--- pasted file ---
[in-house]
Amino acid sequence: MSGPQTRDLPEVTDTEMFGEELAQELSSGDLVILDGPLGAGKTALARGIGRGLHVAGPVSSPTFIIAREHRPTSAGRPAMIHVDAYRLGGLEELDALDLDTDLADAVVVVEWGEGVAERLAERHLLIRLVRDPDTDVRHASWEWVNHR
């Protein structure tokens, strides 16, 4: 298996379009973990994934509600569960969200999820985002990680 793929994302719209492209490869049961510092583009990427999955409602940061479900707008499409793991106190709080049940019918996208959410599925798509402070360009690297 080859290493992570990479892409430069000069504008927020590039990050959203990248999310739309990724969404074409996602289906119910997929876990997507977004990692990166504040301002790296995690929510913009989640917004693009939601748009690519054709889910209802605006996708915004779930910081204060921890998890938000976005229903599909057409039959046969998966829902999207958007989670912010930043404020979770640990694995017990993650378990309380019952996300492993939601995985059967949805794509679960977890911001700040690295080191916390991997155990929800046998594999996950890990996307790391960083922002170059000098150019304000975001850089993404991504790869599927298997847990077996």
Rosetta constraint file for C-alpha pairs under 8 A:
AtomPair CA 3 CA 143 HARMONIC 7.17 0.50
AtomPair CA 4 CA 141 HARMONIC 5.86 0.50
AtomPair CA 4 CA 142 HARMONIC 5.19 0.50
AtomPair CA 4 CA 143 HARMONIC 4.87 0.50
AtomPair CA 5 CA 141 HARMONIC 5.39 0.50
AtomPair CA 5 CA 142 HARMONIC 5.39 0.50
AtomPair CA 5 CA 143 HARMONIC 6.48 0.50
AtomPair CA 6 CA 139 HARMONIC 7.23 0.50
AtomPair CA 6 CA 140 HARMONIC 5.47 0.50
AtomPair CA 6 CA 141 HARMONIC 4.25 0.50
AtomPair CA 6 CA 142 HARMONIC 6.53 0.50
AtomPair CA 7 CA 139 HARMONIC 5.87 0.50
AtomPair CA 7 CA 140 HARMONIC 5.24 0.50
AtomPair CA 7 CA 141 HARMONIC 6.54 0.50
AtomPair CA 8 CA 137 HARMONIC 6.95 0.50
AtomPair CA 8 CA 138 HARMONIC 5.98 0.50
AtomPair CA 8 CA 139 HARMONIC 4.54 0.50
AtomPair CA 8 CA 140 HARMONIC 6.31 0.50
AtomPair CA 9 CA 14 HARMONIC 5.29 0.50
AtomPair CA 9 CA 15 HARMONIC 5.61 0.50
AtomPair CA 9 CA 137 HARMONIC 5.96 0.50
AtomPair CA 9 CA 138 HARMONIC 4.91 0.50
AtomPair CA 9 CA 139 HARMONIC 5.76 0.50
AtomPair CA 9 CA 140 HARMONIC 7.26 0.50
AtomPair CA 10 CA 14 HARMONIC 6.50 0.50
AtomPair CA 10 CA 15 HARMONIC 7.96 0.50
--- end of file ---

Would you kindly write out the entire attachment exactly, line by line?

[in-house]
Amino acid sequence: MSGPQTRDLPEVTDTEMFGEELAQELSSGDLVILDGPLGAGKTALARGIGRGLHVAGPVSSPTFIIAREHRPTSAGRPAMIHVDAYRLGGLEELDALDLDTDLADAVVVVEWGEGVAERLAERHLLIRLVRDPDTDVRHASWEWVNHR
């Protein structure tokens, strides 16, 4: 298996379009973990994934509600569960969200999820985002990680 793929994302719209492209490869049961510092583009990427999955409602940061479900707008499409793991106190709080049940019918996208959410599925798509402070360009690297 080859290493992570990479892409430069000069504008927020590039990050959203990248999310739309990724969404074409996602289906119910997929876990997507977004990692990166504040301002790296995690929510913009989640917004693009939601748009690519054709889910209802605006996708915004779930910081204060921890998890938000976005229903599909057409039959046969998966829902999207958007989670912010930043404020979770640990694995017990993650378990309380019952996300492993939601995985059967949805794509679960977890911001700040690295080191916390991997155990929800046998594999996950890990996307790391960083922002170059000098150019304000975001850089993404991504790869599927298997847990077996």
Rosetta constraint file for C-alpha pairs under 8 A:
AtomPair CA 3 CA 143 HARMONIC 7.17 0.50
AtomPair CA 4 CA 141 HARMONIC 5.86 0.50
AtomPair CA 4 CA 142 HARMONIC 5.19 0.50
AtomPair CA 4 CA 143 HARMONIC 4.87 0.50
AtomPair CA 5 CA 141 HARMONIC 5.39 0.50
AtomPair CA 5 CA 142 HARMONIC 5.39 0.50
AtomPair CA 5 CA 143 HARMONIC 6.48 0.50
AtomPair CA 6 CA 139 HARMONIC 7.23 0.50
AtomPair CA 6 CA 140 HARMONIC 5.47 0.50
AtomPair CA 6 CA 141 HARMONIC 4.25 0.50
AtomPair CA 6 CA 142 HARMONIC 6.53 0.50
AtomPair CA 7 CA 139 HARMONIC 5.87 0.50
AtomPair CA 7 CA 140 HARMONIC 5.24 0.50
AtomPair CA 7 CA 141 HARMONIC 6.54 0.50
AtomPair CA 8 CA 137 HARMONIC 6.95 0.50
AtomPair CA 8 CA 138 HARMONIC 5.98 0.50
AtomPair CA 8 CA 139 HARMONIC 4.54 0.50
AtomPair CA 8 CA 140 HARMONIC 6.31 0.50
AtomPair CA 9 CA 14 HARMONIC 5.29 0.50
AtomPair CA 9 CA 15 HARMONIC 5.61 0.50
AtomPair CA 9 CA 137 HARMONIC 5.96 0.50
AtomPair CA 9 CA 138 HARMONIC 4.91 0.50
AtomPair CA 9 CA 139 HARMONIC 5.76 0.50
AtomPair CA 9 CA 140 HARMONIC 7.26 0.50
AtomPair CA 10 CA 14 HARMONIC 6.50 0.50
AtomPair CA 10 CA 15 HARMONIC 7.96 0.50